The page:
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(My adorable students in their dresses dishing out a subtle pout and displaying some national flowers)

Weeks before the holidays you can hear band practice and bombas (fireworks) happening. The schools in our city and cities all over Nicaragua practice for several hours trying to perfect the instrumental version of Despacito and many other popular songs in Latin America at the moment, I was super impressed by how many songs they were able to play and how many I recognized. I’ve been listening to Reggaeton ever since I landed in Nicaragua and I can’t seem to stop… but I’m not complaining!

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(Handmade dresses like these! The people here are so crafty, I can only imagine how long this must have taken.)

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(One of my students, Adriana, rocking her outfit and glasses and her profe (teacher) fan-girling.)

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(Gabriela and Samuel, does this need any further explanation? I think not, they are the cutest.)

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(Student Maria)

It’s weird to think I’ll be celebrating Nicaragua’s Independence Day three times during my service and that I’ll be here for so long but I couldn’t be more excited. Ready for Nicaragua to become my second home; it’s already starting to feel like it 🙂

26 Days in Nicaragua So Far

Peace Corps

It was not too long ago I was day dreaming in one of my last college classes about what Nicaragua was going to feel like, what kind of weather I would experience, what kind of people I would meet. Fast forward a couple of months, I’ve graduated college and have also just landed in Managua, Nicaragua. I brought 2 massive suitcases each weighing precisely 50 pounds (the max limit) and my backpacker’s bag that I somehow managed to squeeze into the plane as a carry-on. Other than these 3 items, I brought heaps of curiosity and an open mind to take on this new adventure. Our first 3-day orientation took place in the hotel directly across the street from the airport in Managua, little did we know this was going to be the most luxurious place we’d stay in for the rest of our 2 years in Nicaragua. During this time, we all made an effort to get to know our group of 38 trainees that make up the TEFL (English) and Environment sector of Nica 70 (the 70th group of Peace Corps Volunteers in Nicaragua). I knew I had been placed somewhere special after our group one night at dinner ordered water for the table and not only did they not mind my suggestion to order without plastic straws, but rather loved the idea and encouraged it at every meal. A burden I once felt I was by being the voice of ecological reason had been lifted and for a change I felt supported and heard, it felt so right.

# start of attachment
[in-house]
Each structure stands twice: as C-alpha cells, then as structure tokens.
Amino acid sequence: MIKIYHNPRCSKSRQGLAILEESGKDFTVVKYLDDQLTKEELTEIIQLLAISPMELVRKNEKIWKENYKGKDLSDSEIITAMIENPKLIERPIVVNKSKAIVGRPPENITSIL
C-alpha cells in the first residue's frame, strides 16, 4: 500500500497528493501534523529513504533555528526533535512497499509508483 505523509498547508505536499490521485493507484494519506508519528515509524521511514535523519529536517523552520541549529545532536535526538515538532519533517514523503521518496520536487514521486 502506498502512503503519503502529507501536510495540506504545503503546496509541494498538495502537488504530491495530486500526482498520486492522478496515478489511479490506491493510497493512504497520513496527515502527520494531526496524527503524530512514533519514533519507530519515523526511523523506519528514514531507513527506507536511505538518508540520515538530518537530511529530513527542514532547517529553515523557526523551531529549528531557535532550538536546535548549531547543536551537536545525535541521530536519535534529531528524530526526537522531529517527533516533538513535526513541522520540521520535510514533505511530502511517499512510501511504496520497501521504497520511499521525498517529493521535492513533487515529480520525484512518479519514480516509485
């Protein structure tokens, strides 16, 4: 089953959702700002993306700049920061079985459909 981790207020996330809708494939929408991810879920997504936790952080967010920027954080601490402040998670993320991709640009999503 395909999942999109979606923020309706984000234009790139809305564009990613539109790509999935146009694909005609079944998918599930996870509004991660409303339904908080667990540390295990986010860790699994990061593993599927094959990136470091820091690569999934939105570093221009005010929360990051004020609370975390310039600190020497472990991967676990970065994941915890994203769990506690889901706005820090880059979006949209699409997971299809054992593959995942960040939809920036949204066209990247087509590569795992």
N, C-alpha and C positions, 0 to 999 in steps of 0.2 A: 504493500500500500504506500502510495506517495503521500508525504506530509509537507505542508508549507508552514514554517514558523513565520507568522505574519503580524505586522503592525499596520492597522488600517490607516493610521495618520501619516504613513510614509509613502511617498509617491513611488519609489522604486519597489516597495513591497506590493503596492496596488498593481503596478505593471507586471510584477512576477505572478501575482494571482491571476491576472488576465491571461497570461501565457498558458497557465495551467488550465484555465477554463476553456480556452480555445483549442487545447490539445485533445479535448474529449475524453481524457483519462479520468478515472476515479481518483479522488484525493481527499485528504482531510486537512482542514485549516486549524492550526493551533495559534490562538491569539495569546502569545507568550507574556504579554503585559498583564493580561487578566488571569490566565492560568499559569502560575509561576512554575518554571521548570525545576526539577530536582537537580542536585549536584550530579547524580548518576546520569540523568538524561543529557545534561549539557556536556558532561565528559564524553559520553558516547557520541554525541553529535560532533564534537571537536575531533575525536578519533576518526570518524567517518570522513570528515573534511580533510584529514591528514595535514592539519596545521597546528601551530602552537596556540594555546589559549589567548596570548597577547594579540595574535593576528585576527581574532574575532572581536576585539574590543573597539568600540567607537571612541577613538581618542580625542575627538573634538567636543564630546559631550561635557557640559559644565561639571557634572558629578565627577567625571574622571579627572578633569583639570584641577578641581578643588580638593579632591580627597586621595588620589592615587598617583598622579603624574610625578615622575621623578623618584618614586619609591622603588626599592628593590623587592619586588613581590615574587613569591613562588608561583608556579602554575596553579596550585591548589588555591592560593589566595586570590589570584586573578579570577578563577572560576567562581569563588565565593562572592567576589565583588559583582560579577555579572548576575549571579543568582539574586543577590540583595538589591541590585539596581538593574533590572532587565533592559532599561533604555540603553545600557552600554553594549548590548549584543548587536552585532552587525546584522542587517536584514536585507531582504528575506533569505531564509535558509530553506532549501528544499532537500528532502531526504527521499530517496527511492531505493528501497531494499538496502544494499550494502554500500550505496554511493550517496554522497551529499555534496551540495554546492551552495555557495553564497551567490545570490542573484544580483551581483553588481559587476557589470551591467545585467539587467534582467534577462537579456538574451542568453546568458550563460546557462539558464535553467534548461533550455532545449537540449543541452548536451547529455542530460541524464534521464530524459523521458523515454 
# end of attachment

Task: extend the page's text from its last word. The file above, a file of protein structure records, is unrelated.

Over the course of the next 3 days at the orientation retreat every volunteer was bombarded with safety measures, medical handbooks and kits, cellphone chips, Spanish grammar books, Spanish dictionaries, environmental classroom guides, cultural workbooks and so much more. It was information for hours and hours every day along with language interviews and placement. We also got to meet current volunteers who have been in Nicaragua for a year now; many of them living in several different departments scattered all over Nicaragua. On the third and final day of our retreat we were all sent off to different “pueblitos” or towns in Carazo to move into the homes of families we will be sharing a home and culture with for the next 3 months of pre-service training.

Diriamba, Carazo is the department I am situated in, a fairly populated city with accessible grocery stores, restaurants and bars, the complete opposite of some other sites some Peace Corps trainees are living in. I am living with Doña Yeseñia and her two daughters, Daniela and Alejandra. This family has been totally supportive of my vegan diet and the girls remind me of my sister and I. It feels home-y. There are 4 other volunteers living here in Diriamba and attending language classes with me, Britton, Anna, Henry and Ozzy, my familia and support group. We have become pretty close, that’s kind of what happens when you bond over diarrhea and the lack of running water in your life. We watch movies, go on runs together, get cat-called together and work together and I wouldn’t have it any other way, except maybe the cat-calling we could all do without.

We are coming up on week 4 of Pre-Service Training, leaving us with 8 more weeks before our swearing in ceremony when we become official volunteers!